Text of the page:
My wife and I went to Granada, Spain primarily to experience the Alhambra, which is a vast, sprawling site consisting of multiple gardens and buildings from different eras. The Alhambra is amazing and well worth a visit, and that visit can consume a couple of days. We took another day to explore some sites in Granada apart from the Alhambra.
One interesting spot was the Archaeological Museum. It’s small and very approachable, which frankly is a blessing after pounding around the Alhambra for a couple of days. The museum showcases a limited number of items from their collection, but each item is of very high quality. The museum also provides excellent background information on exhibited pieces in both Spanish and English.
I found examples of ceramics from the Iberian peninsula dating from 4,500 BC forward. An example of Neolithic pottery is shown immediately below. Ancient people developed pottery in Neolithic times (6000-3000 BC), and this particular innovation was significant in that it allowed for cooking, preserving and transporting food.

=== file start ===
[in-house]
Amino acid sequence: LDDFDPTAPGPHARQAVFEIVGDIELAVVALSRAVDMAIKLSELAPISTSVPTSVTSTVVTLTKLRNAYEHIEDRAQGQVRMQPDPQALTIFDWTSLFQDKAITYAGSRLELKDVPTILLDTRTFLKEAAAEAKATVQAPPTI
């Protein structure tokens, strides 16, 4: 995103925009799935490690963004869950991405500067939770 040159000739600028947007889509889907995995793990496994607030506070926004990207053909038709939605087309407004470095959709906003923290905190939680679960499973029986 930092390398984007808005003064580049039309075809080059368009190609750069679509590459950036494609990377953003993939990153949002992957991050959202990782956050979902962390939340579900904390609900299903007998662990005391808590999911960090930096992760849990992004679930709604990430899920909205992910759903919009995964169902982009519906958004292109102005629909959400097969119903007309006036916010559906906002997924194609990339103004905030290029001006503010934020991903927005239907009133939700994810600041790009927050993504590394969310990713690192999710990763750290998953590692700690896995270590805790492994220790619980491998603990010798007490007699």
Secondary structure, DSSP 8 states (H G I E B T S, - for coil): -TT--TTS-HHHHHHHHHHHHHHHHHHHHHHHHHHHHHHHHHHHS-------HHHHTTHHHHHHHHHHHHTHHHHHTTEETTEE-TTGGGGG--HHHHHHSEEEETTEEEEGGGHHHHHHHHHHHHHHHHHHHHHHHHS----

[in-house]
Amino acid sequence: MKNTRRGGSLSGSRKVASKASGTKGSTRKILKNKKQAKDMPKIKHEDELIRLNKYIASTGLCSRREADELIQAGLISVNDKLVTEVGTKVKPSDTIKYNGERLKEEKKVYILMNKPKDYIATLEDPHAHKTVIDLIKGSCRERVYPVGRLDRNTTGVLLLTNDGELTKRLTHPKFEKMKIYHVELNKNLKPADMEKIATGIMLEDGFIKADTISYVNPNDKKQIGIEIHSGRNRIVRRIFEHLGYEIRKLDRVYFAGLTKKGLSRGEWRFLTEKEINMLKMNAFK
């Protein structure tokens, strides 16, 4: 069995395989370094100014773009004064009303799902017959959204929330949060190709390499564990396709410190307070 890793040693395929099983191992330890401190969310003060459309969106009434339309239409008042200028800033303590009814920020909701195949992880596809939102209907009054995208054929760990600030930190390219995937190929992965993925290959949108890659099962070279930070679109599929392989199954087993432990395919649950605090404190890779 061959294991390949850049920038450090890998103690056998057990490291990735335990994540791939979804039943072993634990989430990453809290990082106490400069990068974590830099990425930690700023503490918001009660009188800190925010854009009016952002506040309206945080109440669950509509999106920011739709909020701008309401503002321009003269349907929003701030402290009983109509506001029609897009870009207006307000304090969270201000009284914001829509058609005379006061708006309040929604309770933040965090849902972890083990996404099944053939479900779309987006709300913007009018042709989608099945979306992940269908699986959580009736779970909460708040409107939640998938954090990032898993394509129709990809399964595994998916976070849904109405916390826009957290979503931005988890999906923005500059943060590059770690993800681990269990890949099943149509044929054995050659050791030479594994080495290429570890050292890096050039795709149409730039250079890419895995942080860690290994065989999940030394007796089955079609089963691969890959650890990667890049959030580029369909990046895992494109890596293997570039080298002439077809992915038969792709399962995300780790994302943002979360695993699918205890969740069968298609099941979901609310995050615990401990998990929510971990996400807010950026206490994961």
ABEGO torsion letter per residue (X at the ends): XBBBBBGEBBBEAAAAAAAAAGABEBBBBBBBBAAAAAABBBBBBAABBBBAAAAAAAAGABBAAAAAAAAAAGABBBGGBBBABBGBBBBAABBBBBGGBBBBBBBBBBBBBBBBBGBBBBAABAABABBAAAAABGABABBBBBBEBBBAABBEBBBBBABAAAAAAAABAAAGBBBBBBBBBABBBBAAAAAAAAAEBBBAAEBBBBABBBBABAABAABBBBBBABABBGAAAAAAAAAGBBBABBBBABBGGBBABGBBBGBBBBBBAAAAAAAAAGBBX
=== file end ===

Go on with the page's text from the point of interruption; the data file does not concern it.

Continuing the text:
The displayed items included ceramics from Phoenician and Roman times, as well as these three jugs from the 5th century – the Visigoth era. They were thrown on a wheel, which represents another innovation in human history of the time (along with iron metalworking, minting currency, and improved cultivation of olives and grapes).
There were other examples of ceramics (and other media) from history in the museum – again with interesting background information. Here are two examples.
Apart from individual pieces, I really enjoyed the overall display of items in a beautiful architectural setting. The museum is housed in an the Castilian Palace, built in the mid-1500s. Just walking around the facility is a pleasure – interesting details everywhere.
The second place I must mention are the ancient baths in Granada. Apart from ceramic plumbing used to distribute heated water through the bath complex (not visible), these baths don’t have much to do with pottery. But they are such a cool built environment that I really want to encourage anyone citing Granada to visit them.
Natural light pours into the baths from star-shaped holes cut into the ceiling. It’s amazing to wander the rough the light and space, listening to sound echo off the stone and brick walls. Wow!